Date of Award

1-1-2011

Document Type

Campus Access Thesis

Department

History

Sub-Department

Public History

First Advisor

Marjorie J Spruill

Abstract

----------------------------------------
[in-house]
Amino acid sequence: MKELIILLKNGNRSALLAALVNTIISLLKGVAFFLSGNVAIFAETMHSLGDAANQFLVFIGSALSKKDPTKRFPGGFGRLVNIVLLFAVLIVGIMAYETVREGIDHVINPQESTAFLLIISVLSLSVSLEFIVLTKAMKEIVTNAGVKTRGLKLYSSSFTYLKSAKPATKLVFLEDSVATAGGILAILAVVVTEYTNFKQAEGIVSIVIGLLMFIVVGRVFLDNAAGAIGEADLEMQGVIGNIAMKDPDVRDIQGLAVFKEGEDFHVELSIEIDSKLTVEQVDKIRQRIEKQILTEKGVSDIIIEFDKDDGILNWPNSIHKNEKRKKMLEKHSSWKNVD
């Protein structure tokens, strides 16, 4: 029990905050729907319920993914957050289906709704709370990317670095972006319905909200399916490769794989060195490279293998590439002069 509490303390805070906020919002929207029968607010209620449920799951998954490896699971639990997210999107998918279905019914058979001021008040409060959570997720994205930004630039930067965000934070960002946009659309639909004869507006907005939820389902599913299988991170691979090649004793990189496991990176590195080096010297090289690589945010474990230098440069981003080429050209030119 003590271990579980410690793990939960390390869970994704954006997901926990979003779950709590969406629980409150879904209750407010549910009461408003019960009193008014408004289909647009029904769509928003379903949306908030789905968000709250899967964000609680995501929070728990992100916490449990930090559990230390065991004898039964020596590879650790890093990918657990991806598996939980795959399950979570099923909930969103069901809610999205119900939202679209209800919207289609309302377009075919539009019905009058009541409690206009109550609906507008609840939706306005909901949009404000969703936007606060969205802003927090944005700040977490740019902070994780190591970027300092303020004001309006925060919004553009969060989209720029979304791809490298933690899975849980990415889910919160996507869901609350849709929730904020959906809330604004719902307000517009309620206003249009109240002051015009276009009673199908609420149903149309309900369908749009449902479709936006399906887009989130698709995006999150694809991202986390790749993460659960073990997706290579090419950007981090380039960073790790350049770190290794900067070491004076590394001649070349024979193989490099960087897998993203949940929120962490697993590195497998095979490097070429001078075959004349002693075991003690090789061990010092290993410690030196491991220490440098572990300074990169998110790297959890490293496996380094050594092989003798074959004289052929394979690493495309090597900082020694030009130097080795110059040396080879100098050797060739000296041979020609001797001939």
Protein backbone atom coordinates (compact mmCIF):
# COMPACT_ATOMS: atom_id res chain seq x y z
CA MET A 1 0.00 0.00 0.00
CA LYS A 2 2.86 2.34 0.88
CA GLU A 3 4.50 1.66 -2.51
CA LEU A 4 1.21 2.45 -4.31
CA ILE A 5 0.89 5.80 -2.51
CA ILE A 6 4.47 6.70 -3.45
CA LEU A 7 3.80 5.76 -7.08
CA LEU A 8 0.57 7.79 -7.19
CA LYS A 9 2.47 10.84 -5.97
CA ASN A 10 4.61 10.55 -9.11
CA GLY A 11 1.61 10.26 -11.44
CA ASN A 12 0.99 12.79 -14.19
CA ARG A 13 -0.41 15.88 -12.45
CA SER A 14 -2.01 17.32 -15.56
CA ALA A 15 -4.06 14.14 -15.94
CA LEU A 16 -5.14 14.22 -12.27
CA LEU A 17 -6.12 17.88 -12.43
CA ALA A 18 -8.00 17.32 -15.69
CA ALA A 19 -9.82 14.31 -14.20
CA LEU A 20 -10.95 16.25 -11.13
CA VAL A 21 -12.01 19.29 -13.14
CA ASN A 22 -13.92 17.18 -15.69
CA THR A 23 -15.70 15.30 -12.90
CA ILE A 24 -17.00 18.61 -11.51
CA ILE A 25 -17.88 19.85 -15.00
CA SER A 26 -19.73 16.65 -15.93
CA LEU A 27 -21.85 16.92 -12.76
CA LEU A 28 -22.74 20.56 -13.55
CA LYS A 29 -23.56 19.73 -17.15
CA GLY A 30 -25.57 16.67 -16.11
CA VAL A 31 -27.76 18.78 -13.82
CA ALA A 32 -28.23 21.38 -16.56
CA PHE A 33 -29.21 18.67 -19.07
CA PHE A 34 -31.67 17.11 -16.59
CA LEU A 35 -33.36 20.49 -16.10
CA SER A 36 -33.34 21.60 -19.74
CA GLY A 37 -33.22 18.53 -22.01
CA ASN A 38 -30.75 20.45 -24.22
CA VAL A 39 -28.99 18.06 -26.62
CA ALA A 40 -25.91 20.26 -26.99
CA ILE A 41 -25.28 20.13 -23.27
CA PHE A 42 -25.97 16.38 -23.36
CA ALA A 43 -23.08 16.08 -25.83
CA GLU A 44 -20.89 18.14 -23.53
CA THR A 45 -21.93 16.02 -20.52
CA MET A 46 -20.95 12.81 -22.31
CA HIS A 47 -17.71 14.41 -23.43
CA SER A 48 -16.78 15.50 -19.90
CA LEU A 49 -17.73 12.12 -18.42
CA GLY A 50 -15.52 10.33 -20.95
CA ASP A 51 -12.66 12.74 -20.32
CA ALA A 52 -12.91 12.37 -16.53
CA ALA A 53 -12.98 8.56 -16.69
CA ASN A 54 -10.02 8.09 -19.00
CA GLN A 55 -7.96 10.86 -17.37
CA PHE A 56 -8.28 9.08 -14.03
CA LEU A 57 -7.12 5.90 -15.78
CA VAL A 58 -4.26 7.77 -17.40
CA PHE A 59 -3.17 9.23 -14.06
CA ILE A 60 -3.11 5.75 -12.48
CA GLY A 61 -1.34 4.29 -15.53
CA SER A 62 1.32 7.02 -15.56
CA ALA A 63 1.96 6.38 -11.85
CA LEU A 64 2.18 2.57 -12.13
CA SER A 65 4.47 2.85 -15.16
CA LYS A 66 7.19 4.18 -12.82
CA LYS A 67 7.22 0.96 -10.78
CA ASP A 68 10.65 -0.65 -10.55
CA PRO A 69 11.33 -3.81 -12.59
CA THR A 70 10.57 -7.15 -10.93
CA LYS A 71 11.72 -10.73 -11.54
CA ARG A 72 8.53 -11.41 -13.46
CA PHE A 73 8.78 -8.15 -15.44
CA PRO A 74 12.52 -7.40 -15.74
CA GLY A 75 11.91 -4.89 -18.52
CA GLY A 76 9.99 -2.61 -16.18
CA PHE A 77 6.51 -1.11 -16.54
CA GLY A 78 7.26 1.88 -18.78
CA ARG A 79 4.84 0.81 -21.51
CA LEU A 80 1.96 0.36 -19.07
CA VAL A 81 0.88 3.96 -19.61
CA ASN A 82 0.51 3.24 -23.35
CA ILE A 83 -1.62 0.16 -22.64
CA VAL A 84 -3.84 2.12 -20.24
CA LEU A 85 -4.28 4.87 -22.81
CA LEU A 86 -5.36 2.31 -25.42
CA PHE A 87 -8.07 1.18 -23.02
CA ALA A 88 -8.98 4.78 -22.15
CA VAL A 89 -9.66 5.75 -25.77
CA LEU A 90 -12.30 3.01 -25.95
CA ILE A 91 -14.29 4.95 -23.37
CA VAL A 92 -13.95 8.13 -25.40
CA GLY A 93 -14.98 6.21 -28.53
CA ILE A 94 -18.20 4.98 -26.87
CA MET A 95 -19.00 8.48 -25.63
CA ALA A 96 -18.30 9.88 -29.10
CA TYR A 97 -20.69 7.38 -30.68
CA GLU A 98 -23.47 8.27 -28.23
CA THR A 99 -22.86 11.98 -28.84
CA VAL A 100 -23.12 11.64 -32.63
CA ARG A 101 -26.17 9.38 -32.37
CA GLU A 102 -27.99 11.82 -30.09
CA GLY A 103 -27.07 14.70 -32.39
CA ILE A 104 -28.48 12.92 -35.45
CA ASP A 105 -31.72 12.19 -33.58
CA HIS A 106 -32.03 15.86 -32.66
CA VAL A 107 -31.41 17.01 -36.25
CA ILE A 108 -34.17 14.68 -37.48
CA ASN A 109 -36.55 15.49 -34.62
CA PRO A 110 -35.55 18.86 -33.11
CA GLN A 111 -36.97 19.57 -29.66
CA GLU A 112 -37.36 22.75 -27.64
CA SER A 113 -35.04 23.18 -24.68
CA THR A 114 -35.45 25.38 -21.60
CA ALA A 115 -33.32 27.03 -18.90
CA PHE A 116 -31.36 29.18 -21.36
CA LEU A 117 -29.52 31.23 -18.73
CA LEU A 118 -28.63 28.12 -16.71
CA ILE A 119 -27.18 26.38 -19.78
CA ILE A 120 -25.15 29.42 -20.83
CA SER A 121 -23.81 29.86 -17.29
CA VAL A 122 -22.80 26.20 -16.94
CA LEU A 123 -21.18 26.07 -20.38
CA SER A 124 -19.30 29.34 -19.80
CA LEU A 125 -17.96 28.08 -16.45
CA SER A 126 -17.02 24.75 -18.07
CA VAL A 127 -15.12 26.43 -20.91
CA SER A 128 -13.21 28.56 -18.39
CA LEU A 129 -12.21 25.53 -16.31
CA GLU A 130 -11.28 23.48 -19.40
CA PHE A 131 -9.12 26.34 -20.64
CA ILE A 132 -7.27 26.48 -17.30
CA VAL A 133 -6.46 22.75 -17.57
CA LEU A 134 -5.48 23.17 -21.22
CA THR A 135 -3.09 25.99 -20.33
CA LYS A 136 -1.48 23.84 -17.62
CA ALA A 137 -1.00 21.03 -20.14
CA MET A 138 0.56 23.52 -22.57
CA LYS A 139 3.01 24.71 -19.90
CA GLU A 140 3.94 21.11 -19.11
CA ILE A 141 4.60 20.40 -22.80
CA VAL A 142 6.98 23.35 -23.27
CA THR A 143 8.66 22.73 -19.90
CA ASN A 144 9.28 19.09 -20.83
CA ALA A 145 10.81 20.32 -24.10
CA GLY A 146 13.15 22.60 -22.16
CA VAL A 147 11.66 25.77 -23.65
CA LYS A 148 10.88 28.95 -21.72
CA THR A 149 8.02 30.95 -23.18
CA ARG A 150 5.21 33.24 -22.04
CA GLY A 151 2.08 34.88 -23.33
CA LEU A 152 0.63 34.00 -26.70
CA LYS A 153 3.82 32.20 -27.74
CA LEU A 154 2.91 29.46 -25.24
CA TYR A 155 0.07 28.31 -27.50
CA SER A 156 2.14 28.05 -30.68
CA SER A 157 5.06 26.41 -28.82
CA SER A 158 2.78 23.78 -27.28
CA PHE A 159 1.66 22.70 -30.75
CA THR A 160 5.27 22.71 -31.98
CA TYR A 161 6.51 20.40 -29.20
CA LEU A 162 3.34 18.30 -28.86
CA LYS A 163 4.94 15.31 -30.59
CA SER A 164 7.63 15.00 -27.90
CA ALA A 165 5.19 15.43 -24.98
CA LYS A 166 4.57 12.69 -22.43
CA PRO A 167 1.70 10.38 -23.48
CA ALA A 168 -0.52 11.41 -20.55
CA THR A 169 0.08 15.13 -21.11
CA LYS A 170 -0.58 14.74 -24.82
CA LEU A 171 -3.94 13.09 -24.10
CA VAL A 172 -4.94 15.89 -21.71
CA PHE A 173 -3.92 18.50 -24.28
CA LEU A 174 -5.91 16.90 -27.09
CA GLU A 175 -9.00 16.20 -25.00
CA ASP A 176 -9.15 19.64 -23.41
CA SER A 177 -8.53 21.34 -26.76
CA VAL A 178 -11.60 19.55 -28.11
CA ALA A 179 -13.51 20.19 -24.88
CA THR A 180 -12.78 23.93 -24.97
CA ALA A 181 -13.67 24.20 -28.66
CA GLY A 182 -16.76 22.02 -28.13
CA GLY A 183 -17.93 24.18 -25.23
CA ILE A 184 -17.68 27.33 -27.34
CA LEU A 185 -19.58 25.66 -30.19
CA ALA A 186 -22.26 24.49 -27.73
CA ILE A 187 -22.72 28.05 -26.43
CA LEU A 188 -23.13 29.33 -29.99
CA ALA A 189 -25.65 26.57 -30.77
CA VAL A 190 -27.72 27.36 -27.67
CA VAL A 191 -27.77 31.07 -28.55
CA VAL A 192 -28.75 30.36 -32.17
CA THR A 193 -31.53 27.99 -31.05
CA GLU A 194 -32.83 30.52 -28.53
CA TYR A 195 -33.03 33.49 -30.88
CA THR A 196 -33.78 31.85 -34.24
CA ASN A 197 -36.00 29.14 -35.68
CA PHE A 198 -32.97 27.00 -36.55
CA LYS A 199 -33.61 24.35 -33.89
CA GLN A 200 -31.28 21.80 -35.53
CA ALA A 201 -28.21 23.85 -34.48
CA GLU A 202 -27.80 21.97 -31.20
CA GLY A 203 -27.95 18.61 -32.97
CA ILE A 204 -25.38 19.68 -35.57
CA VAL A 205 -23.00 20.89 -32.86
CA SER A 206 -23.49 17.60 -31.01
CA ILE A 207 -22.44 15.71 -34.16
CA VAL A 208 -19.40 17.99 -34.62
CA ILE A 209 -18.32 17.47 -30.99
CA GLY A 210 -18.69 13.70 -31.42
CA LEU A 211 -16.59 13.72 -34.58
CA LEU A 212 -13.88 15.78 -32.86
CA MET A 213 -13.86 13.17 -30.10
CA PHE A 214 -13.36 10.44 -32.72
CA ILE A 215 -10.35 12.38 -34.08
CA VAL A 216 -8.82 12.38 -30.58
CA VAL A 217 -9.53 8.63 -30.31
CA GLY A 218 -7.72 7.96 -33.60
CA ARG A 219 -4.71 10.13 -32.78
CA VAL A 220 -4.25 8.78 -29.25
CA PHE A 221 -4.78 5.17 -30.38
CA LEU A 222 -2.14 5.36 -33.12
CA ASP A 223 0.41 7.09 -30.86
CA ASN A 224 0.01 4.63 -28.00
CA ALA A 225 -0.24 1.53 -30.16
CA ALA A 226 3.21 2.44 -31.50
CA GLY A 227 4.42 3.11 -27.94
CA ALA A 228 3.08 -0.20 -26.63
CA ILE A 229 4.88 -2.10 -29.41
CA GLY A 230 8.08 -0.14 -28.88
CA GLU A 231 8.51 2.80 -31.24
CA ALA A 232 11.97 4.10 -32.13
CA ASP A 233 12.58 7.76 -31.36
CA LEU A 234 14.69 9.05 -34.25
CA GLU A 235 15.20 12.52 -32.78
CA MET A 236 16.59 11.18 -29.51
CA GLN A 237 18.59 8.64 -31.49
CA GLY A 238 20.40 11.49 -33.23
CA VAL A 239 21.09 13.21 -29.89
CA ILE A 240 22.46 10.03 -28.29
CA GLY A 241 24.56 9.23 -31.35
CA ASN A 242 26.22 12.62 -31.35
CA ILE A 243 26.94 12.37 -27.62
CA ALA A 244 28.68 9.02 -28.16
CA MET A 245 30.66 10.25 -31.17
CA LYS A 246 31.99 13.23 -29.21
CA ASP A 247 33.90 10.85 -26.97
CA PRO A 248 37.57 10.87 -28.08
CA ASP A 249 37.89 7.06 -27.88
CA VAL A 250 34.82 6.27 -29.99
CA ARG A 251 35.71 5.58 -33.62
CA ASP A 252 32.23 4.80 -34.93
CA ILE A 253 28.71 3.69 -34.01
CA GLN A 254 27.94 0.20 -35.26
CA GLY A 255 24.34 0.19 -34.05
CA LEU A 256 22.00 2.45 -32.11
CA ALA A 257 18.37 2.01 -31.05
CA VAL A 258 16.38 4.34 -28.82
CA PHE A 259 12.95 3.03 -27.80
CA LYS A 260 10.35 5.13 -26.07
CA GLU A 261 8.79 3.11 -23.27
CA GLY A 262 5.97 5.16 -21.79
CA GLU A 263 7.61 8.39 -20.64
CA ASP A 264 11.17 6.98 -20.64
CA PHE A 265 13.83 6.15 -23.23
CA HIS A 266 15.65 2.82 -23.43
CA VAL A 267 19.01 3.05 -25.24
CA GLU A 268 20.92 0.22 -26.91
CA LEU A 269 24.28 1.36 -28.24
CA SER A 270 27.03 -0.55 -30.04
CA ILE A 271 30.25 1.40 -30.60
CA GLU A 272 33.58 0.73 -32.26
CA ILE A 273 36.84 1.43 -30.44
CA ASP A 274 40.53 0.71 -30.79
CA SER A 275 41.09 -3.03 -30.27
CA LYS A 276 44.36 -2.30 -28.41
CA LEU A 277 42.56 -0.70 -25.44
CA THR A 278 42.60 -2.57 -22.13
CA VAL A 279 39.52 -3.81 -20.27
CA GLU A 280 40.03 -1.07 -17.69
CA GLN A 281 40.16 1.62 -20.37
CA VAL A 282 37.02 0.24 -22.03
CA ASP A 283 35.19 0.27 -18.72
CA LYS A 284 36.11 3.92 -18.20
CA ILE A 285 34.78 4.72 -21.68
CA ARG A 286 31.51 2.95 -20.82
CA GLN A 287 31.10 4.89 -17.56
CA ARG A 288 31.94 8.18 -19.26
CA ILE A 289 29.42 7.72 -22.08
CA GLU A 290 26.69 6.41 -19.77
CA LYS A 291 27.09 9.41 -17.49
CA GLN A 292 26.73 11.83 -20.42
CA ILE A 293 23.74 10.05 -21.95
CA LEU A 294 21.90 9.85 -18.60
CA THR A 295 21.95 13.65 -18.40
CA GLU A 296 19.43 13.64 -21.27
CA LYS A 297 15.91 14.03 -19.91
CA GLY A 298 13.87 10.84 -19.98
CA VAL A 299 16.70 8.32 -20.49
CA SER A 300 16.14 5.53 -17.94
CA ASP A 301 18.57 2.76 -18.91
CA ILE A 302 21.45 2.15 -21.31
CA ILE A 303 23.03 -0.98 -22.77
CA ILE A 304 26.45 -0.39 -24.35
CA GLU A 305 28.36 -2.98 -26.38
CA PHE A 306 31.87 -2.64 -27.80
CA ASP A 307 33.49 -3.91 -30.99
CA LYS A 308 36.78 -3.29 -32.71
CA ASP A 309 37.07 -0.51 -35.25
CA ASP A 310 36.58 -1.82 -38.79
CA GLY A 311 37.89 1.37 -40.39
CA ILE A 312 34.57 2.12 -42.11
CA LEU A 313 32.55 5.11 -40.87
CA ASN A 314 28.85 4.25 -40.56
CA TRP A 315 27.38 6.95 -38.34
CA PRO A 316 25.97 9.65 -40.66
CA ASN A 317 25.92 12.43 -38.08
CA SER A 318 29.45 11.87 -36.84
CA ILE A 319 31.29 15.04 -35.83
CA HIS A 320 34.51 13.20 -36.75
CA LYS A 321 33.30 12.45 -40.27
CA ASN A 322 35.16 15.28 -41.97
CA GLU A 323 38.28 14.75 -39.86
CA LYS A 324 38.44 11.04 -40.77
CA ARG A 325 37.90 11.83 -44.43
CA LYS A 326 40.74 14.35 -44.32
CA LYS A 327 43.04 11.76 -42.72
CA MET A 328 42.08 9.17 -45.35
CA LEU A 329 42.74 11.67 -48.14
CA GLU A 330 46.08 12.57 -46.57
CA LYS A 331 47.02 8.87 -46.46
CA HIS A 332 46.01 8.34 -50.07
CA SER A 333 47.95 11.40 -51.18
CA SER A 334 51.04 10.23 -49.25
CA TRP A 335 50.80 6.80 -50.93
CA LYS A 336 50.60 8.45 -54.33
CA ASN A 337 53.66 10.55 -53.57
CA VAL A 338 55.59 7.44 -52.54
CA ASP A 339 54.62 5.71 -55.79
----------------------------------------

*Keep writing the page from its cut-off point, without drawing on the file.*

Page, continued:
South Carolina did not ratify the Equal Rights Amendment (ERA) when the women's movement was at its peak in the 1970s and early 1980s. This may not be particularly surprising based on the state's conservative record on women's rights. Historians have not thoroughly studied this state's involvement with the modern women's movement in their analysis of why the amendment did not pass in the United States. But South Carolina did have a strong ratification movement that consisted of optimistic and motivated activists who created a coalition of supportive organizations in the state. The ERA campaign in South Carolina was strong due of the hard work of this coalition, in which the state contingents of the League of Women Voters and the National Organization for Women took the lead. These supporters lobbied the legislature as wives and mothers, distancing themselves from radical stereotypes, to persuade legislators that the ERA would not harm women or take away their privileges, but would instead enhance their lives. The ERA's defeat in South Carolina was not always a given; in fact, there was a decade-long struggle over the issue that thrived both inside and outside of the state legislature. By the end of the 1970s, ERA supporters became frustrated with the growing body of opposition to the amendment and formed a new coalition that demanded equal rights much more directly. Anti-democratic conservative forces in the state legislature, however, were successful in stalling the ERA repeatedly until time ran out for ratification. This thesis traces the pro-ratification movement in South Carolina and its evolution through the years 1972 to 1982. Through focusing on supporters' tactics and strategies, it argues that there was a strong ratification movement in South Carolina and that its participants remained optimistic of its chances for ratification over the course of the decade. The ERA failed in South Carolina, but it was not due to a lack of effort on the part of supporters; rather, the conservative forces that dominated the legislature once again proved their skill in defeating progressive legislation in the Palmetto State.

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